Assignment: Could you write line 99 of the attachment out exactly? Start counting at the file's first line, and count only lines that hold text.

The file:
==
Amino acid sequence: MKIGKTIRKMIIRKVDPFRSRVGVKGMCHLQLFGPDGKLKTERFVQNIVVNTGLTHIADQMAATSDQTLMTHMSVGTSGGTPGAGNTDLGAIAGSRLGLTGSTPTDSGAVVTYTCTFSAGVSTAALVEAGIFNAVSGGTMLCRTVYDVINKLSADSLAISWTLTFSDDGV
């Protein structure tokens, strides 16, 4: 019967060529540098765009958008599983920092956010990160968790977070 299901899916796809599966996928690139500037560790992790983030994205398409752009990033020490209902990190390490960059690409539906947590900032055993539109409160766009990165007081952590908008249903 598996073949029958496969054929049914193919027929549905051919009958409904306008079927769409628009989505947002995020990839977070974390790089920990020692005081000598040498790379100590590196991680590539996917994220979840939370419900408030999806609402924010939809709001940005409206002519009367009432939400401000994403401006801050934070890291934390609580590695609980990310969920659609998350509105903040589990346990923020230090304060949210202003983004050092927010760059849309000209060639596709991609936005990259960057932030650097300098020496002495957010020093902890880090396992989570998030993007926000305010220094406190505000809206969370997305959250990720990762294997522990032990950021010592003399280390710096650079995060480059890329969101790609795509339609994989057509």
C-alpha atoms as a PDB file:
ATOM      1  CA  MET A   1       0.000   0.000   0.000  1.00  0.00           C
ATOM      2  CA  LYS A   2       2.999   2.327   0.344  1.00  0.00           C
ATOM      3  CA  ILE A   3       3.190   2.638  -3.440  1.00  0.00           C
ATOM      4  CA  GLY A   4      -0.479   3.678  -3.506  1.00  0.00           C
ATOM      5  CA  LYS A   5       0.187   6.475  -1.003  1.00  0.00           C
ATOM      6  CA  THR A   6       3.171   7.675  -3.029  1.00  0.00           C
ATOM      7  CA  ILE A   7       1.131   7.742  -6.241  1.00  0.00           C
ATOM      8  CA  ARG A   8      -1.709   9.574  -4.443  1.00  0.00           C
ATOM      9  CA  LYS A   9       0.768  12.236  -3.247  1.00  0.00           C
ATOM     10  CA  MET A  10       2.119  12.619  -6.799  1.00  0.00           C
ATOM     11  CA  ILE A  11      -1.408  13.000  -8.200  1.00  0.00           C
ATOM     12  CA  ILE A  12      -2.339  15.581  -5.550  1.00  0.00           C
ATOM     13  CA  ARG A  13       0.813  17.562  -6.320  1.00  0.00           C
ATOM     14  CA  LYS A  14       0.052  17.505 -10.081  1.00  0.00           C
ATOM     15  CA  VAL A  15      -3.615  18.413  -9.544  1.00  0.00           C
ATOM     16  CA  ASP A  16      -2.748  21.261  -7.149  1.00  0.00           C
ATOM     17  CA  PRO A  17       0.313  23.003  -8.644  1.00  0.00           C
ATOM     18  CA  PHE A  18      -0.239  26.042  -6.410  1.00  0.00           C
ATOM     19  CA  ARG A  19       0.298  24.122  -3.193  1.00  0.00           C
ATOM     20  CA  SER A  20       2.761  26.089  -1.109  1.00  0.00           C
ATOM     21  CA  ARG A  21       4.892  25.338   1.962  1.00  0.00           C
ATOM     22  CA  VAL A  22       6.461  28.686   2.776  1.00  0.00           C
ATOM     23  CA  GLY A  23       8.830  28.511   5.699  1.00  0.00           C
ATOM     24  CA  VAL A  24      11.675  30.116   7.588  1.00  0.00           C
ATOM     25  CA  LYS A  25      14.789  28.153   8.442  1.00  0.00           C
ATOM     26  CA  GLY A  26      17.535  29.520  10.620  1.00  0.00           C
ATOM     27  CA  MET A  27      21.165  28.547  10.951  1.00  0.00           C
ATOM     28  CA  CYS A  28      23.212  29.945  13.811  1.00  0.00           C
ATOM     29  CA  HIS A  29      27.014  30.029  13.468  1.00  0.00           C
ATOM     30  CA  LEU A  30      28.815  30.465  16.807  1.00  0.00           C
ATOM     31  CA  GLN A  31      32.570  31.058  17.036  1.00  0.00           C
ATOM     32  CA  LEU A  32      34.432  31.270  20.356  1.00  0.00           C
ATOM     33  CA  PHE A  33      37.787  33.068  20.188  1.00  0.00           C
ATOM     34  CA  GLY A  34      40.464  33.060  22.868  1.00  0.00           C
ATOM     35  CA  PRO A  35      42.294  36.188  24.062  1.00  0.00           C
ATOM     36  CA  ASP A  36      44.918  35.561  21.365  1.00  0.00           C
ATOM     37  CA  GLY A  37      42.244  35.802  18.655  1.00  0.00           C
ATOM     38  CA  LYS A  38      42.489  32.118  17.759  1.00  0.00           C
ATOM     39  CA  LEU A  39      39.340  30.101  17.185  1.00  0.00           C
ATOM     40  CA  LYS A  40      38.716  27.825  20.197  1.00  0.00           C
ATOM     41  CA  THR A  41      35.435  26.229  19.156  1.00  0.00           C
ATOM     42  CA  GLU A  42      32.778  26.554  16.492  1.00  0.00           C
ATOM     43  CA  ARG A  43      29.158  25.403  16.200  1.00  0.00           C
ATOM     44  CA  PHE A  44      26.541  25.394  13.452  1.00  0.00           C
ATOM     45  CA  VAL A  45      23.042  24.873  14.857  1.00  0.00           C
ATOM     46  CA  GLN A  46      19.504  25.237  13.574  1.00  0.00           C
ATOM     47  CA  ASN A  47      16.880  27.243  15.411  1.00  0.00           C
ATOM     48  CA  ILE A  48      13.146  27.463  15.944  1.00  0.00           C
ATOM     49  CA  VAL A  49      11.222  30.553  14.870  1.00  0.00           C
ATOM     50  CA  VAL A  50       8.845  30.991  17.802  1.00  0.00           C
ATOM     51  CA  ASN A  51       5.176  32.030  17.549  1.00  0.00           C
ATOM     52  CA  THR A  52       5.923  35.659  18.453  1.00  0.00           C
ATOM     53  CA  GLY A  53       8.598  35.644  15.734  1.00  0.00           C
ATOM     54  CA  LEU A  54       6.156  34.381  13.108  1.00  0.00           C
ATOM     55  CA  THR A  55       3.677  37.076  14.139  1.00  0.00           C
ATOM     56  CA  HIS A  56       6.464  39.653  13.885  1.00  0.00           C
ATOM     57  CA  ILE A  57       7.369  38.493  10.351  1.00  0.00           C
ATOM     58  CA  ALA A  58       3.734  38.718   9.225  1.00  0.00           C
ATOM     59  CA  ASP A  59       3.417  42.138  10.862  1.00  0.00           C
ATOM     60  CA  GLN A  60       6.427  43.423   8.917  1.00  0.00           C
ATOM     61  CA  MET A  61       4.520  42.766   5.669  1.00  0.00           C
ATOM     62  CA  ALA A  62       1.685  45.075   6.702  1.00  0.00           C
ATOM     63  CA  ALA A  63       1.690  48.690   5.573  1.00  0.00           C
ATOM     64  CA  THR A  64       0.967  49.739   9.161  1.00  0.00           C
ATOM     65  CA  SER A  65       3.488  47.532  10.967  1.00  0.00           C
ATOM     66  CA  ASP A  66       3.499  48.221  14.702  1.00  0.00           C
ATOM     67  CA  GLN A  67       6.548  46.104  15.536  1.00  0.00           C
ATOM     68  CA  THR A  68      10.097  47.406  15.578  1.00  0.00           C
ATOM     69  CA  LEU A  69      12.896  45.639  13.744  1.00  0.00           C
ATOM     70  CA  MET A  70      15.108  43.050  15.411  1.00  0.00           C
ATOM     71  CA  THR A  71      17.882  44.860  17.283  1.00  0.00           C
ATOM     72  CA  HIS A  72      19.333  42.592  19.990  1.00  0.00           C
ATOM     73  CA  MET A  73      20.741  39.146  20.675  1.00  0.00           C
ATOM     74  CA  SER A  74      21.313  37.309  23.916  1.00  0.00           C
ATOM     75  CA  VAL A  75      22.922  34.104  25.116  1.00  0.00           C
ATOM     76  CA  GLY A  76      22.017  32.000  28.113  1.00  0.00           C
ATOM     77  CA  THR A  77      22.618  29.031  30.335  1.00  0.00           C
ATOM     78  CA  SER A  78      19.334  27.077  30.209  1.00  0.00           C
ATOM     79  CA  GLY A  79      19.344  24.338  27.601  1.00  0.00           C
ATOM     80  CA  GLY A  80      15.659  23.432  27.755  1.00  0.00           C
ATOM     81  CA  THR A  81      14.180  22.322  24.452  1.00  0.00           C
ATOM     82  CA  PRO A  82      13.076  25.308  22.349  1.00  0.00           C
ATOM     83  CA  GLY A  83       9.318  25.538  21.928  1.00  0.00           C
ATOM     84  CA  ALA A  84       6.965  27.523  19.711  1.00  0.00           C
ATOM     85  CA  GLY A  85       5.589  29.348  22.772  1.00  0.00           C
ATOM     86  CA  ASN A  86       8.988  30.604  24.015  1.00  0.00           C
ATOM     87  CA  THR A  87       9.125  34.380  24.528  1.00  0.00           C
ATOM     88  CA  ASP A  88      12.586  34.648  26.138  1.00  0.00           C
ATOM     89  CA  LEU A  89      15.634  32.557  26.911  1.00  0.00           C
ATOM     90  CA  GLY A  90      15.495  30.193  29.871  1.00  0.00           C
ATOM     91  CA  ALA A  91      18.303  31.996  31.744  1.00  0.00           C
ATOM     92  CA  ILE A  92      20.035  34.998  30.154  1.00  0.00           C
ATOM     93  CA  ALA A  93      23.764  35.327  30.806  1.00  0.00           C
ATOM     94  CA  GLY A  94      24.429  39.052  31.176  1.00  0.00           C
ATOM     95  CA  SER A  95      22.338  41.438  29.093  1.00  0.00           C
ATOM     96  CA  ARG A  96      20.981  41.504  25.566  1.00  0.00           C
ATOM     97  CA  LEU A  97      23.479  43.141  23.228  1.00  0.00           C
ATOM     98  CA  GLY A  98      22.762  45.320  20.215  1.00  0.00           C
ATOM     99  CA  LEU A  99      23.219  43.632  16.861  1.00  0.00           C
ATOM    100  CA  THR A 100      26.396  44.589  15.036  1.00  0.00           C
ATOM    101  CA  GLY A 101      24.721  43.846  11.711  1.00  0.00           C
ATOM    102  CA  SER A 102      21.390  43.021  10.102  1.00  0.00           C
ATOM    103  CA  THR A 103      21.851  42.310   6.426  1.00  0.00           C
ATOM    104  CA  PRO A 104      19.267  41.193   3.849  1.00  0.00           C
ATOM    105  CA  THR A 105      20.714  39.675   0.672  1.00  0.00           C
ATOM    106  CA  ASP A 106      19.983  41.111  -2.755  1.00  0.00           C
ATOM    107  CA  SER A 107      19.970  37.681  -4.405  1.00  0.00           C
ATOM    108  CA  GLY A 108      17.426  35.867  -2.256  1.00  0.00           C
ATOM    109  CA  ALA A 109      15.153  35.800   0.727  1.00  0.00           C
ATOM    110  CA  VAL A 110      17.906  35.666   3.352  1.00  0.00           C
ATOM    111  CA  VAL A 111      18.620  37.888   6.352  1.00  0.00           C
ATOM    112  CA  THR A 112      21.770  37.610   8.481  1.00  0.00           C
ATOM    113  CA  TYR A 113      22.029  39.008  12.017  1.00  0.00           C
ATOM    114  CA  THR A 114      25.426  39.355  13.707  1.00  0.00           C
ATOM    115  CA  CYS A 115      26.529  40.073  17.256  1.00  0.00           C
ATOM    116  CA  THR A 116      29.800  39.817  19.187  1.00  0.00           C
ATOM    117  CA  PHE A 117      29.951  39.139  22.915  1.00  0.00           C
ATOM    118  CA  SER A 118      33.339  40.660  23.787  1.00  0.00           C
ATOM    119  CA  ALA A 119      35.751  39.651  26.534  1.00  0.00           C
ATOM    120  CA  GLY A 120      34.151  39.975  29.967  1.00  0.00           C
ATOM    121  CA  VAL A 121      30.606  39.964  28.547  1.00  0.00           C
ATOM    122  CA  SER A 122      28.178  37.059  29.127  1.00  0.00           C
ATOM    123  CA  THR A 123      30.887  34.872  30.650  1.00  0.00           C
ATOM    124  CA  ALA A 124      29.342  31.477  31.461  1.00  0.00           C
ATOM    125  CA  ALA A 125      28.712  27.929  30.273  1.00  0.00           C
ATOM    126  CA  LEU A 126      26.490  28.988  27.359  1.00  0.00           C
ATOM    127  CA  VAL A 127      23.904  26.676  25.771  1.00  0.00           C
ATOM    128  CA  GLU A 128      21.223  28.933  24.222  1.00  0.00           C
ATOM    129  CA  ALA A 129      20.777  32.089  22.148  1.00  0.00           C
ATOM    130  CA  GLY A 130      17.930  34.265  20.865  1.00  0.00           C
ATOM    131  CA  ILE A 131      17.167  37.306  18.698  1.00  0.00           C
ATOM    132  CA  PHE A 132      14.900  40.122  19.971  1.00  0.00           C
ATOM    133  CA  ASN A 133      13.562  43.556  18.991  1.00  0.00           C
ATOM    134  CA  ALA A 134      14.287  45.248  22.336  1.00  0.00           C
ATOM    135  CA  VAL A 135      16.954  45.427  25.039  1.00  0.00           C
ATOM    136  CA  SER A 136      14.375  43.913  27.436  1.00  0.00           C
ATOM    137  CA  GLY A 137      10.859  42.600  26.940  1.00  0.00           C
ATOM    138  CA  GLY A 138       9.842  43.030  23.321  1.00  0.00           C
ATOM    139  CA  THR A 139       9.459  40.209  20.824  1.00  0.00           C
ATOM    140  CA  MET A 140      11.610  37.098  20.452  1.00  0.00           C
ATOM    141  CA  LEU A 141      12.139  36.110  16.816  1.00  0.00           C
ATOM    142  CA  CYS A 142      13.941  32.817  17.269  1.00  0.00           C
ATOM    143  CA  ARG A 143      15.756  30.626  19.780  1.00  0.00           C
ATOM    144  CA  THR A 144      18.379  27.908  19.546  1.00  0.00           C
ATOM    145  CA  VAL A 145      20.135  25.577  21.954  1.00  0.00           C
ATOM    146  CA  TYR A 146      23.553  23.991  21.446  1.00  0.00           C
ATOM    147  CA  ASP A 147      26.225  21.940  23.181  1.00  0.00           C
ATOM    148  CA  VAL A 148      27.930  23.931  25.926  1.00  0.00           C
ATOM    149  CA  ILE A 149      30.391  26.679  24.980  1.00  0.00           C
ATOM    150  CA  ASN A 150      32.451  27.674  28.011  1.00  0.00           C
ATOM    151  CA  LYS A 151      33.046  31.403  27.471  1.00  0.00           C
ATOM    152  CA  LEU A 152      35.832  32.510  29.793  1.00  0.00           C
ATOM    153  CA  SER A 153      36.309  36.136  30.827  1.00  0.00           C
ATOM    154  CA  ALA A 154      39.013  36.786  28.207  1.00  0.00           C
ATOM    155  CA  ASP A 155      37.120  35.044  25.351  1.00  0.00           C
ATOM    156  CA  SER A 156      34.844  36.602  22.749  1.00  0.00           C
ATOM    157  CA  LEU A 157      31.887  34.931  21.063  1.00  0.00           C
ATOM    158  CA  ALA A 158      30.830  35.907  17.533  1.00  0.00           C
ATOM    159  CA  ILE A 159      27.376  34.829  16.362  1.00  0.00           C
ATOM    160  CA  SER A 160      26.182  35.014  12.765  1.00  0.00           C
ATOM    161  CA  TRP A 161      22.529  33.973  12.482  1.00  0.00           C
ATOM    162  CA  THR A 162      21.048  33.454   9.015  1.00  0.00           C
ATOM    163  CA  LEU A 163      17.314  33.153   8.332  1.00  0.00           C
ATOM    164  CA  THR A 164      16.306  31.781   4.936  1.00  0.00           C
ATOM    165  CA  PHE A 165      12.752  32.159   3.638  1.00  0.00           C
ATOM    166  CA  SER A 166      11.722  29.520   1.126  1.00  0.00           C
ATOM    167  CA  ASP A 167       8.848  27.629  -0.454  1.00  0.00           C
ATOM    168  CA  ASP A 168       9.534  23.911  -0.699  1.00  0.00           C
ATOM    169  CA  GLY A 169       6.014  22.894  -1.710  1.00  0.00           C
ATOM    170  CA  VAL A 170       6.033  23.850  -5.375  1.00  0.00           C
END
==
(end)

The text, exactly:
ATOM     96  CA  ARG A  96      20.981  41.504  25.566  1.00  0.00           C